The last member of the public to see the Queen lying in state has said it was an "honour" - and went through the queue twice overnight to view her coffin.
People have lined up for miles to see the Queen's coffin, but the viewing closed at 6.30am after more than four days.
The coffin will now leave Westminster Hall shortly after 10.35am and the funeral at Westminster Abbey starts at 11am.
The last person in the queue was Chrissy Heerey, from High Wycombe, Buckinghamshire, who like thousands before her bowed her head in silence.
She first saw the Queen's coffin at 1.15am but said she "felt I needed to go through again", so lined up a second time.
Ms Heerey, who is in the RAF, said: "I swore my allegiance to her - I just feel very proud being in the air force and being one of her subjects."
She called the Queen an "amazing lady who will never be replaced".
"I just felt very proud that I was there and just very honoured that I was given the privilege to be able to go through again, and obviously be the last person."
After 14 hours of queuing she's staying in London to watch the funeral and said it would be a "long day but well worth it".
Several members of parliamentary staff filed out after Ms Heerey, with Black Rod - Sarah Clarke - appearing to wipe away a tear as she walked away.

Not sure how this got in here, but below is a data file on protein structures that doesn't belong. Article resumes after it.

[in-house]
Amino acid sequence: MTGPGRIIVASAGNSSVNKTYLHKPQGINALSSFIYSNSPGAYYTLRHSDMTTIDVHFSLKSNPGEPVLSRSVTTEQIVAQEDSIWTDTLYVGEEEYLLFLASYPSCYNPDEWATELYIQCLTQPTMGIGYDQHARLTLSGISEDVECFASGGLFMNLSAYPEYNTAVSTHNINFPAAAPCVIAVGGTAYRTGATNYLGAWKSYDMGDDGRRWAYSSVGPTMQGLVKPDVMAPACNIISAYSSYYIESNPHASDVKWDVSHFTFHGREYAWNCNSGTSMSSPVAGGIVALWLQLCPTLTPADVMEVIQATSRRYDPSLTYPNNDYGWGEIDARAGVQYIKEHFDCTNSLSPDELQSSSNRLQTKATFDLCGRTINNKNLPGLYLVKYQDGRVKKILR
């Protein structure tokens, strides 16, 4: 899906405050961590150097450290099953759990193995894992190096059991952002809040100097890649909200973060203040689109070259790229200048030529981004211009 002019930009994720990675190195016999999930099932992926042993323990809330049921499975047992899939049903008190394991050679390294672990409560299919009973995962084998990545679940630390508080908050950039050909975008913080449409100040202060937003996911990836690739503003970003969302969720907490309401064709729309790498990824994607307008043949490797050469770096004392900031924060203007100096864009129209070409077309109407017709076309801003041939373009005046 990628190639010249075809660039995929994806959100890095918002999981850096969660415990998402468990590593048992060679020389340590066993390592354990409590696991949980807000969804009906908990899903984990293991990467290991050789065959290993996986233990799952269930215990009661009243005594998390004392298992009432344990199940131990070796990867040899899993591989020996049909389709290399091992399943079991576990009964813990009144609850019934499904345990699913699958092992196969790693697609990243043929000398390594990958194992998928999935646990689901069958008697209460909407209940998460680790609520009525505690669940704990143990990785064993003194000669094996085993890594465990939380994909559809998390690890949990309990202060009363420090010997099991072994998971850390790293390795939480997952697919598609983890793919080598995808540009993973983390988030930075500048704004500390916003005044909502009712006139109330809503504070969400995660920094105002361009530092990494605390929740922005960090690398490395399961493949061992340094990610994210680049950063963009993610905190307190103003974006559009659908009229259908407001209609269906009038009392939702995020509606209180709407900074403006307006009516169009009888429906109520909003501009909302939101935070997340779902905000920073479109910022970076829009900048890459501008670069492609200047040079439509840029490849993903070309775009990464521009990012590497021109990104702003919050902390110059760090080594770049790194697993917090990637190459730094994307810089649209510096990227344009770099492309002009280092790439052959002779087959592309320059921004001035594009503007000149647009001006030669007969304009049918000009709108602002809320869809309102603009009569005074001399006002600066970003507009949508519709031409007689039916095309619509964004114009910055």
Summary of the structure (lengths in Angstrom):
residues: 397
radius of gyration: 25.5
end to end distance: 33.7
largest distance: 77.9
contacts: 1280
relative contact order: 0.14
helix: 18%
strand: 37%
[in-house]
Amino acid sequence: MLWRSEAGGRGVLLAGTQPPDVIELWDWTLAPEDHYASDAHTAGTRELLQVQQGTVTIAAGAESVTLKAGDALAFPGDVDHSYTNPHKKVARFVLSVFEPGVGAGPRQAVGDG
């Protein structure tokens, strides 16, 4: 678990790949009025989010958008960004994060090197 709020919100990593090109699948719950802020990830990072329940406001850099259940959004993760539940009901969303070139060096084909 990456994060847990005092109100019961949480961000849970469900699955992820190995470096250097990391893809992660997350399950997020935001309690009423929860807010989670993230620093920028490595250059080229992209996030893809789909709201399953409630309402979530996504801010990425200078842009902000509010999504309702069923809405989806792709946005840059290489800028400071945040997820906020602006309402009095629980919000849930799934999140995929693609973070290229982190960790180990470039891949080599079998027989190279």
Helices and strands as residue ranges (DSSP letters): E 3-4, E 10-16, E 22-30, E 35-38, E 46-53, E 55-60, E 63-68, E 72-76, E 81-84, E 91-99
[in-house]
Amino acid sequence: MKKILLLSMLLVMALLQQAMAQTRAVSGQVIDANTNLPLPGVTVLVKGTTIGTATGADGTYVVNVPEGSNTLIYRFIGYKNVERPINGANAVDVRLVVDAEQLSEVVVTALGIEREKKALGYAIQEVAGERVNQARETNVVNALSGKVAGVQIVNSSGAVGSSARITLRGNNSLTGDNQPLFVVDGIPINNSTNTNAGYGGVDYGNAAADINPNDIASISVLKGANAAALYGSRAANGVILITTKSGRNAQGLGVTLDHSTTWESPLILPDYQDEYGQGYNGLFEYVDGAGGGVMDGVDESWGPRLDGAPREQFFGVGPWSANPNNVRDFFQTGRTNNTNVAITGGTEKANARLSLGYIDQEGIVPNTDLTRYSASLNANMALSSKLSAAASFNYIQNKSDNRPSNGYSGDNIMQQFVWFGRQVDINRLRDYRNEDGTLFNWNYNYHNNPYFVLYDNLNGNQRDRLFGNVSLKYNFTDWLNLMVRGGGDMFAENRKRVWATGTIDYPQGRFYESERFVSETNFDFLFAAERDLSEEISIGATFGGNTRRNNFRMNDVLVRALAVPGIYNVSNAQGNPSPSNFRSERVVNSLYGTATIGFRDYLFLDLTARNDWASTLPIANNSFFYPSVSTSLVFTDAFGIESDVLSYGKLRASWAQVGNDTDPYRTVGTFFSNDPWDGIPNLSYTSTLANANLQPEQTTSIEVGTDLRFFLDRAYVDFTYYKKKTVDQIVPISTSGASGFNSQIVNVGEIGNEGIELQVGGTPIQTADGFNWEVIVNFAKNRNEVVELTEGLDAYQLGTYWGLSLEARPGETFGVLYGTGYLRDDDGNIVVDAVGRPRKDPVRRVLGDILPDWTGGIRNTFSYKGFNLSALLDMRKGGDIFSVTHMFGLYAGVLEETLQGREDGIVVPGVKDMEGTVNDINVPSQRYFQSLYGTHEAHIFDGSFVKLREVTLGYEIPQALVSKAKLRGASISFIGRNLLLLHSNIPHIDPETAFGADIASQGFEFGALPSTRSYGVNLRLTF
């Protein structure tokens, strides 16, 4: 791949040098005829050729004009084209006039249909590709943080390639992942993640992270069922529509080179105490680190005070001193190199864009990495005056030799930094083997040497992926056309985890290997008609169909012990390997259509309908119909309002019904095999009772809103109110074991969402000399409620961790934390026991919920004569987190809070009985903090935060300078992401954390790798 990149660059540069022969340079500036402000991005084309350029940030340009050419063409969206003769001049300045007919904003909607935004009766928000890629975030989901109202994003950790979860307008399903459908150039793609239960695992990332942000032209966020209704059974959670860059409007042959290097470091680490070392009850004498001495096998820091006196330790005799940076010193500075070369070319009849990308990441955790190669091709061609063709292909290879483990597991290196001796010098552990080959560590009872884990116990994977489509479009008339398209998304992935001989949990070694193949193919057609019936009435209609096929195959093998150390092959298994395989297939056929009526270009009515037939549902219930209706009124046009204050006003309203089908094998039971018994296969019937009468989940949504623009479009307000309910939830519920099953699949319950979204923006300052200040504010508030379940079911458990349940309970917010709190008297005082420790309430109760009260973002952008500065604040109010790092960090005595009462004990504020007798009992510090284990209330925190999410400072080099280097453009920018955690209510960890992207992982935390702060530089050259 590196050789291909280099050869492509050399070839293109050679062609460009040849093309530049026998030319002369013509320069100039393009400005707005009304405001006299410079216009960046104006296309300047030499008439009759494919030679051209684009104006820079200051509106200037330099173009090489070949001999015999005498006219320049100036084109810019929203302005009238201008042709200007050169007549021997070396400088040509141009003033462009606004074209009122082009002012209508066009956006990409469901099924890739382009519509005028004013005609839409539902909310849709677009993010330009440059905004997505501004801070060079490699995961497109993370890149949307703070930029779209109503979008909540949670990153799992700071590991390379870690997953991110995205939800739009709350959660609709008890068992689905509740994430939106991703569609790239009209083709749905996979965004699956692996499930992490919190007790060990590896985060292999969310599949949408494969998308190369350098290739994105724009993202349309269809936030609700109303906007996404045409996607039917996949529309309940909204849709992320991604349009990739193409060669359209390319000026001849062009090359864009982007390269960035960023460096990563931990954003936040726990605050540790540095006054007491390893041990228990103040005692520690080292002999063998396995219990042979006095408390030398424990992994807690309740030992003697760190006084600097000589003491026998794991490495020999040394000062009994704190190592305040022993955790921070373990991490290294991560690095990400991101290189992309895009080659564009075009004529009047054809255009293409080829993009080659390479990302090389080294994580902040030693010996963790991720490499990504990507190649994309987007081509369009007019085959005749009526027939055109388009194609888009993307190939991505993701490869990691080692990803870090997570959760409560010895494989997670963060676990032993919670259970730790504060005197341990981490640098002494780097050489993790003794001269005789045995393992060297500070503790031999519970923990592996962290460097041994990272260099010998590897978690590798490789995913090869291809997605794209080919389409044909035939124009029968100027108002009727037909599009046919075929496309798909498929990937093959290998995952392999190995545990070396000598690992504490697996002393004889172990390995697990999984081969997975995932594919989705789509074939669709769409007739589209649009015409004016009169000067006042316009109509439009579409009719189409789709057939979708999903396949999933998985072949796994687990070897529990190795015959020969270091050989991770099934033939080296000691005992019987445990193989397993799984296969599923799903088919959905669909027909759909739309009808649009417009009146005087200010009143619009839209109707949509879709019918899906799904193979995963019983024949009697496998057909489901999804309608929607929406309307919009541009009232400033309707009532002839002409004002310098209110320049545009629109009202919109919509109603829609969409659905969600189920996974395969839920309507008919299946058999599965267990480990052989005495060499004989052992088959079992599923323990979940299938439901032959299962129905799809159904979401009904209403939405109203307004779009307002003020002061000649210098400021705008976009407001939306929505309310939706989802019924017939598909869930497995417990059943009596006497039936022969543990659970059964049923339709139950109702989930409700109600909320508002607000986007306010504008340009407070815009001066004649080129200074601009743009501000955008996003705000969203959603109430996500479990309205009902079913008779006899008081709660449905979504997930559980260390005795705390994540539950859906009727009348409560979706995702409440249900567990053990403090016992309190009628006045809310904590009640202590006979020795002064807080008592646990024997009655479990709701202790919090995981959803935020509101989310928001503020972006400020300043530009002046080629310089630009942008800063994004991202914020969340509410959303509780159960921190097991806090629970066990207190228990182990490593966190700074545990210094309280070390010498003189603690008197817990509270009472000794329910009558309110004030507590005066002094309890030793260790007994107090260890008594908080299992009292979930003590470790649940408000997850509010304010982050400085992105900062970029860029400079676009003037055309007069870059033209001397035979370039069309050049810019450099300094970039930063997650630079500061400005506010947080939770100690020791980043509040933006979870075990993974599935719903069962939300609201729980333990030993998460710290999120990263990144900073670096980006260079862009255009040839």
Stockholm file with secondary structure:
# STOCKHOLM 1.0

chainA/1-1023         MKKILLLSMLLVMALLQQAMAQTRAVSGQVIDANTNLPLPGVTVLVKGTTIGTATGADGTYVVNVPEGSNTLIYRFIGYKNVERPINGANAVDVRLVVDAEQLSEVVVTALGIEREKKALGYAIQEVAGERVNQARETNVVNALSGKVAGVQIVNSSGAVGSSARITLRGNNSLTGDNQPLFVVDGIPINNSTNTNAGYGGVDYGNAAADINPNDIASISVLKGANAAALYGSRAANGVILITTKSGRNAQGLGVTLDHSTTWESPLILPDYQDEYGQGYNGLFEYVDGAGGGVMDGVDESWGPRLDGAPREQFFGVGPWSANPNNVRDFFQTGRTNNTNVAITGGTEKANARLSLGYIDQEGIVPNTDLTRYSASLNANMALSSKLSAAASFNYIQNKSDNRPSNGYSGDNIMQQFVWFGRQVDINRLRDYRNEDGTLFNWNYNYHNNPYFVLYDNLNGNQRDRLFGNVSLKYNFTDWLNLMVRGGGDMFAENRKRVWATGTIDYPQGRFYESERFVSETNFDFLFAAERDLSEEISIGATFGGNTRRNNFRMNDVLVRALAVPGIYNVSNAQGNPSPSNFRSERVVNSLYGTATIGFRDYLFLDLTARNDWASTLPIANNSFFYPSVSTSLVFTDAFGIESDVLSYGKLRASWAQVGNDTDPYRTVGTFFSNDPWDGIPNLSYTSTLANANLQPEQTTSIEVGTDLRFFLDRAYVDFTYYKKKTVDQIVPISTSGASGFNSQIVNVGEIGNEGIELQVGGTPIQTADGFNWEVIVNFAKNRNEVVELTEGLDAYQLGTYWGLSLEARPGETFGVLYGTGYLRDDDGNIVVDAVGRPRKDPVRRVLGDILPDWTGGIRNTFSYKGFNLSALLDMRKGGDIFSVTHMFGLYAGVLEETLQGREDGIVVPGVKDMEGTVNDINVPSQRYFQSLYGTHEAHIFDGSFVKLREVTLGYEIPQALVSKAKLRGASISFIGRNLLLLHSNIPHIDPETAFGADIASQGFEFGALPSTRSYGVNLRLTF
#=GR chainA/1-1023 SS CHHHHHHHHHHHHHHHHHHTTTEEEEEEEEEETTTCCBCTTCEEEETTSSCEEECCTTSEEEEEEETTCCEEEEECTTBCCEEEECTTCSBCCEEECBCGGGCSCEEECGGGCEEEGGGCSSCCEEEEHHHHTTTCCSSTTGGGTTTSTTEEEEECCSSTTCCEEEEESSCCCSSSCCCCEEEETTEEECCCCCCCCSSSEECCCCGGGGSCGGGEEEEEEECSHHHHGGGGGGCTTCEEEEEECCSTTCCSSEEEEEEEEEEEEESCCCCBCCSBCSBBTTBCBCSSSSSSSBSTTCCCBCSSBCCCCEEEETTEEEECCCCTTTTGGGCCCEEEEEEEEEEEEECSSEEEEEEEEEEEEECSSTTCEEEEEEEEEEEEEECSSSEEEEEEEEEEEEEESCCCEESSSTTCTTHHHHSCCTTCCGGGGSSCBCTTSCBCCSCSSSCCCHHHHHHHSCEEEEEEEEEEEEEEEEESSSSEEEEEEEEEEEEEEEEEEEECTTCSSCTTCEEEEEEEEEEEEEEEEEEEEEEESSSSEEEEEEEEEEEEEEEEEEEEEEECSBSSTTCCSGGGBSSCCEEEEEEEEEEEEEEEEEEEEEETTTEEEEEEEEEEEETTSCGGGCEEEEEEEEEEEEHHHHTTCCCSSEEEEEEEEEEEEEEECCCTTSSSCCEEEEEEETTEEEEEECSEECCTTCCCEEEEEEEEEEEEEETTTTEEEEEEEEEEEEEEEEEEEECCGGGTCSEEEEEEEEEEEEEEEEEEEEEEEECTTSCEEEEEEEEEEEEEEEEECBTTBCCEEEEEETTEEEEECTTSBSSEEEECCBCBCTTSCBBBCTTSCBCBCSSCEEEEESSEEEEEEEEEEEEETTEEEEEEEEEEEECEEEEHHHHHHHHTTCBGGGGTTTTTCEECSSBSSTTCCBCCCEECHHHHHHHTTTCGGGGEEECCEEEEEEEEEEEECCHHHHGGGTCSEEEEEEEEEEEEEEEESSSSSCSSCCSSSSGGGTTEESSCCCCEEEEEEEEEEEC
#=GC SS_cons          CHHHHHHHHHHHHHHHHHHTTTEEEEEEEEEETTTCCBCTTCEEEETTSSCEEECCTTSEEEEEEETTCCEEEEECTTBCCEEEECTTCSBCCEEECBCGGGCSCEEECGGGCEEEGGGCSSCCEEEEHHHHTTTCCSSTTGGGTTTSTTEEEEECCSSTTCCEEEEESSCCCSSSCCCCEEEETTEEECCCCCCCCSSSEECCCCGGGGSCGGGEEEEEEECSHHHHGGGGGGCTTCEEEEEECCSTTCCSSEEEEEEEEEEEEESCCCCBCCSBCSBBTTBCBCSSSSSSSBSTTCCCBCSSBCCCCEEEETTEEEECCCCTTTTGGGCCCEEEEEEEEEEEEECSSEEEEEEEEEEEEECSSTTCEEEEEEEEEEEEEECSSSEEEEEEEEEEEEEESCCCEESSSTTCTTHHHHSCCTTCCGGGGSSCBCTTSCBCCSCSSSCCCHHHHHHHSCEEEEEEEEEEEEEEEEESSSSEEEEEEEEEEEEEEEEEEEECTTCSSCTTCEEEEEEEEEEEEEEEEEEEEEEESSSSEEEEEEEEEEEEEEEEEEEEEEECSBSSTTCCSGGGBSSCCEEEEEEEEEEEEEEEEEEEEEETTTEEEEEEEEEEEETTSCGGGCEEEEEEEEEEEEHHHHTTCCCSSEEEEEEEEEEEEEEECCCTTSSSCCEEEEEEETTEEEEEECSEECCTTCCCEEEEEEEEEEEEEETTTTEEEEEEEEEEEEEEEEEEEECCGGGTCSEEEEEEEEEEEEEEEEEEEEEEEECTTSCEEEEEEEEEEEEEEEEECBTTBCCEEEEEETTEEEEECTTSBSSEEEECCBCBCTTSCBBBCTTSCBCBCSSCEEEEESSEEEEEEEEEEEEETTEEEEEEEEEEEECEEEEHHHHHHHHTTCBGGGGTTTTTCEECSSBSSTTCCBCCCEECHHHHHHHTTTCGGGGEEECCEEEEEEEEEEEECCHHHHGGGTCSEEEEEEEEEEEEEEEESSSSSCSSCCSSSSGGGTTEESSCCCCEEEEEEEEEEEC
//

Anger and 'misinformation' over final wristbands
However, some people who narrowly missed out were left angry and said they had been given "false hope".
Pauline Pearce waited for seven hours and said there was "constant misinformation".
"All of us have felt angry today," she said. "We were sent from one point to another and living off the false hope that they might let us in.
"At one point they said they were going to open the gates, then suddenly they didn't. There was no empathy at all from the organisers."
Fiona Harper said there was "ineptitude" and confusion about where the final wristbands would be given out.
"The problem was that we were all led to believe that you picked up your wristband at the end of the queue," she said.
"So, we were querying for an hour and a half before they told us there were no more wristbands."
The queue closed on Sunday morning and people were warned not to turn up any more. The line had stretched from parliament, along the south bank of the Thames, past Tower Bridge, to Southwark Park.
Wait times varied but were estimated at more than 24 hours at some points over the last few days.
The total number who viewed the Queen's coffin is so far unclear, but crowds were constant since the moment the lying in state began on Wednesday evening.
Many people described making friends with those around them in the queue and former footballer David Beckham was among those who lined up to pay his respects.